|What are hate crimes? Why do we need them.|
The first question you have to ask is, "Where do hate crimes come from?" I tried to track the history of hate crimes and see when they came about and where they came from, exactly. The best I could do was trace some link to the civil rights movement of the 1960's. During the 1990's there were several Acts of Congress passed regarding reporting and information gathering on hate crimes, but still no exact source.
To me, hate crimes are a concoction developed by bleeding-heart-liberals who are trying to cover up their own guilt.
Hate crimes involve some additional element of hate, above and beyond the nature of the crime. Murder is not enough of a crime, but it takes on a new light if it is labeled a hate crime. Most people are eligible for hate crimes, and according to one court case, even white people. But the main people who benefit from hate crime legislation are gays and people of color. If the criminal is an anti-Semite, you go to the hate crime bonus round, too.
When did our laws, crimes and the way we punish criminal acts prove to not be enough?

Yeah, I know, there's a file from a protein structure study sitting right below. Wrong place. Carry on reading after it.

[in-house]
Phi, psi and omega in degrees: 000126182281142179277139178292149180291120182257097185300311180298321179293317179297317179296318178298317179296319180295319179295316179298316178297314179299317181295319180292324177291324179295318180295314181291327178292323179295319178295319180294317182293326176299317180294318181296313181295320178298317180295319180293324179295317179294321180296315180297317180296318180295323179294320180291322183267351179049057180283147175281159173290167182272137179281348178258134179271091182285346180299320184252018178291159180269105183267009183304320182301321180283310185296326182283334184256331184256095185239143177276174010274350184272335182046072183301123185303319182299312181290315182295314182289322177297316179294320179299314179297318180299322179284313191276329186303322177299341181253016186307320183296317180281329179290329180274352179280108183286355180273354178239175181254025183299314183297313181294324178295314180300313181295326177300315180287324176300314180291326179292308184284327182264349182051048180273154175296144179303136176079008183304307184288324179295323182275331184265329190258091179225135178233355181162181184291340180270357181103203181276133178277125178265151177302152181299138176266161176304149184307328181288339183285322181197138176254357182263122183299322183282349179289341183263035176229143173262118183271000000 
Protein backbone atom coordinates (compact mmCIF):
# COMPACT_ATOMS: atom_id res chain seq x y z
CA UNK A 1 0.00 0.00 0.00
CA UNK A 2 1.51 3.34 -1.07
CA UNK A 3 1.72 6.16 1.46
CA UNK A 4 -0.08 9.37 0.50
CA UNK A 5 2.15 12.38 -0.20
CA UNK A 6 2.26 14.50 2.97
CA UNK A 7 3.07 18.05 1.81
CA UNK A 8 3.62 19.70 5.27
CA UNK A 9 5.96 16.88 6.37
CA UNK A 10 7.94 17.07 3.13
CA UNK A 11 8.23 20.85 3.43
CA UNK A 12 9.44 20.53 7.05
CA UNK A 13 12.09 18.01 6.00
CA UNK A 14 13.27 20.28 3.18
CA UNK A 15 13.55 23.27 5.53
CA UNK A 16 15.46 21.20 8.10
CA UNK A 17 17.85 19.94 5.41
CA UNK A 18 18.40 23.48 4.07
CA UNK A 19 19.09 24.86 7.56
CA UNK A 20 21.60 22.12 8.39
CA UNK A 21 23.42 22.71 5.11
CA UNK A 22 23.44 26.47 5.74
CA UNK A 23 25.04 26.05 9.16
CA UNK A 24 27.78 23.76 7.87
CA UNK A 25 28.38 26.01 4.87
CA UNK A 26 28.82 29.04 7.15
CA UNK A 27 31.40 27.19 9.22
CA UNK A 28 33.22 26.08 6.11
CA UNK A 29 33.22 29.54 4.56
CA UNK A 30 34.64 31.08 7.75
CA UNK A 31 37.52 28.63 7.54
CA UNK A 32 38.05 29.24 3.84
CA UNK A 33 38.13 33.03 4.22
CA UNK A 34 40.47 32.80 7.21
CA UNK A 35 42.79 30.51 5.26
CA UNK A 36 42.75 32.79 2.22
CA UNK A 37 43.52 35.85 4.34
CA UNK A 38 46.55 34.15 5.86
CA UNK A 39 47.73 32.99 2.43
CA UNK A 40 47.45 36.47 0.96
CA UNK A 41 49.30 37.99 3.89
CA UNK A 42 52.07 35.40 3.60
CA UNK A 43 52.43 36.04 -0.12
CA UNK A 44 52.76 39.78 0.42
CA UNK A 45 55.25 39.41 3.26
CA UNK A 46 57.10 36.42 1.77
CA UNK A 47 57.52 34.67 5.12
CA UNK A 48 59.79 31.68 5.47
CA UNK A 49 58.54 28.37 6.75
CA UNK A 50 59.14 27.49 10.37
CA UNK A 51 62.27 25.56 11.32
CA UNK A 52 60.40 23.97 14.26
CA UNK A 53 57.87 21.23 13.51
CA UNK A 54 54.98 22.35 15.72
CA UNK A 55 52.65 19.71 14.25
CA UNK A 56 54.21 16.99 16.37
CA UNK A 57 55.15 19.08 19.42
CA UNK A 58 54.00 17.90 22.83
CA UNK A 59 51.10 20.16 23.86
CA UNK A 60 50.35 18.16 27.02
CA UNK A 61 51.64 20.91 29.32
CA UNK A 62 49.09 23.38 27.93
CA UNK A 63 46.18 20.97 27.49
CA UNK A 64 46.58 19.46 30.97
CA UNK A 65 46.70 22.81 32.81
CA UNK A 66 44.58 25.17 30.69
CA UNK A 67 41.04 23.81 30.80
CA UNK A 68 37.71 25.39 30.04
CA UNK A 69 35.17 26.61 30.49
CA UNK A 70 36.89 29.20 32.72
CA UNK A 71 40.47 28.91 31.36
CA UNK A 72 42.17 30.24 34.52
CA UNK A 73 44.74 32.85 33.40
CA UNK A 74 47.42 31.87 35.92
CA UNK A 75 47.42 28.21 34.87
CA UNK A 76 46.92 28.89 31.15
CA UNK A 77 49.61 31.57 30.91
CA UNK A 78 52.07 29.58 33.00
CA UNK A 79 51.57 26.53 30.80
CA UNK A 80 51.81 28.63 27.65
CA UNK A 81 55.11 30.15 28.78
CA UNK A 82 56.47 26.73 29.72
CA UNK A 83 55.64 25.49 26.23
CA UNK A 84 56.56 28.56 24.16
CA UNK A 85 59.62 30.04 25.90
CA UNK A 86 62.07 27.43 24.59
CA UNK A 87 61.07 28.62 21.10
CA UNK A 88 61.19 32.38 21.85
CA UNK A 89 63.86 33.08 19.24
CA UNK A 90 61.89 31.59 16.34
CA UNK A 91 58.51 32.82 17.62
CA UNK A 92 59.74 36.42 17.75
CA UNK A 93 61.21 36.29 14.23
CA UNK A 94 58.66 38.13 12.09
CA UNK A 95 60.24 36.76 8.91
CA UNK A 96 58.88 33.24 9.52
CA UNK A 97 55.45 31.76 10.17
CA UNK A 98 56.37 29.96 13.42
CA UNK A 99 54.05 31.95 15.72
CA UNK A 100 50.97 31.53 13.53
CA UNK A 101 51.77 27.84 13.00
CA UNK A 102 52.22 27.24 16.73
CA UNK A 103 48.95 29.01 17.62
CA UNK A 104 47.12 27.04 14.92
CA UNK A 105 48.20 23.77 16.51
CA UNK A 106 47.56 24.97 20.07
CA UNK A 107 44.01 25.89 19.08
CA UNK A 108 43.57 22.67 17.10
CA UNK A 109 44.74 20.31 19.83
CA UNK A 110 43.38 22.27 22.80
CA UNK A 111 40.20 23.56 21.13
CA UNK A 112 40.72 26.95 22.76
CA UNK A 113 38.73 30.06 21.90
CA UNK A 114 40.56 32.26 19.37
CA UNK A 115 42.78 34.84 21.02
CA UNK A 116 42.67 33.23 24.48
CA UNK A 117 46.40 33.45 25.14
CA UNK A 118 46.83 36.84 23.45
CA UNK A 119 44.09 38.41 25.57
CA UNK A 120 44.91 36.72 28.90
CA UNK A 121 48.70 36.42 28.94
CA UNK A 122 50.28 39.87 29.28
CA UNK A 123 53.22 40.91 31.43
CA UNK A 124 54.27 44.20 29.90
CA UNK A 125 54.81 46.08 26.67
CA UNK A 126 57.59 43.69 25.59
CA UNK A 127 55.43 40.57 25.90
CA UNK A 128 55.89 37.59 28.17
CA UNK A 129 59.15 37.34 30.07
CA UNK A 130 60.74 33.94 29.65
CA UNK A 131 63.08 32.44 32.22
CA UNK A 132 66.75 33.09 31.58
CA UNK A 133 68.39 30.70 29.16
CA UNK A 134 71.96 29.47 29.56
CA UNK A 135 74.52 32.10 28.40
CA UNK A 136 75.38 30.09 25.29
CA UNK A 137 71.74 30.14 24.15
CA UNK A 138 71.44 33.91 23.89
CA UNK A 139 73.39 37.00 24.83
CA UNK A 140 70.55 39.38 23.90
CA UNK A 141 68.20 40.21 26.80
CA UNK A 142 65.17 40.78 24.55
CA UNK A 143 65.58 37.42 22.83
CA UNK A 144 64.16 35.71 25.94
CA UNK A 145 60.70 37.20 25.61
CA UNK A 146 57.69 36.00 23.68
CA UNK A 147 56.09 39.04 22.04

I mentioned that this legislation is fueled by guilt. If a man is killed because he is black, the law now can "make up for it" by labeling the crime a hate crime; which is nonsense. But it makes liberals feel like they are showing extra concern and care if a murder can be labeled a hate crime. Everyone feels better, except the victim and the victim's family.
Murder is murder. It doesn't matter what color you are or what you sexual orientation is or what God you follow. The unnecessary categorization of a crime as a "hate crime" only gives the media pundits another line of talking points. It doesn't change the crime. Murder is murder. Period.
When we stop trying to decide whether a crime has racial or sexual prejudicial overtones, we'll focus on just the crime. Murder is murder, and no matter who gets killed or who is assaulted or who is robbed, we have laws that already deal with all of those crimes. By focusing on the ancillary aspects of the crime, we actually accentuate the racism, homophobia or religious prejudice. If we want a society that is free of these things, we have to stop giving them a showcase in the legal arena.
Murder is murder. If my child is murdered, it is just as horrific as when a black youth is killed unfairly.
Hopefully, there will be a day when we can all ask and wonder about the past and ask, "What are hate crimes?"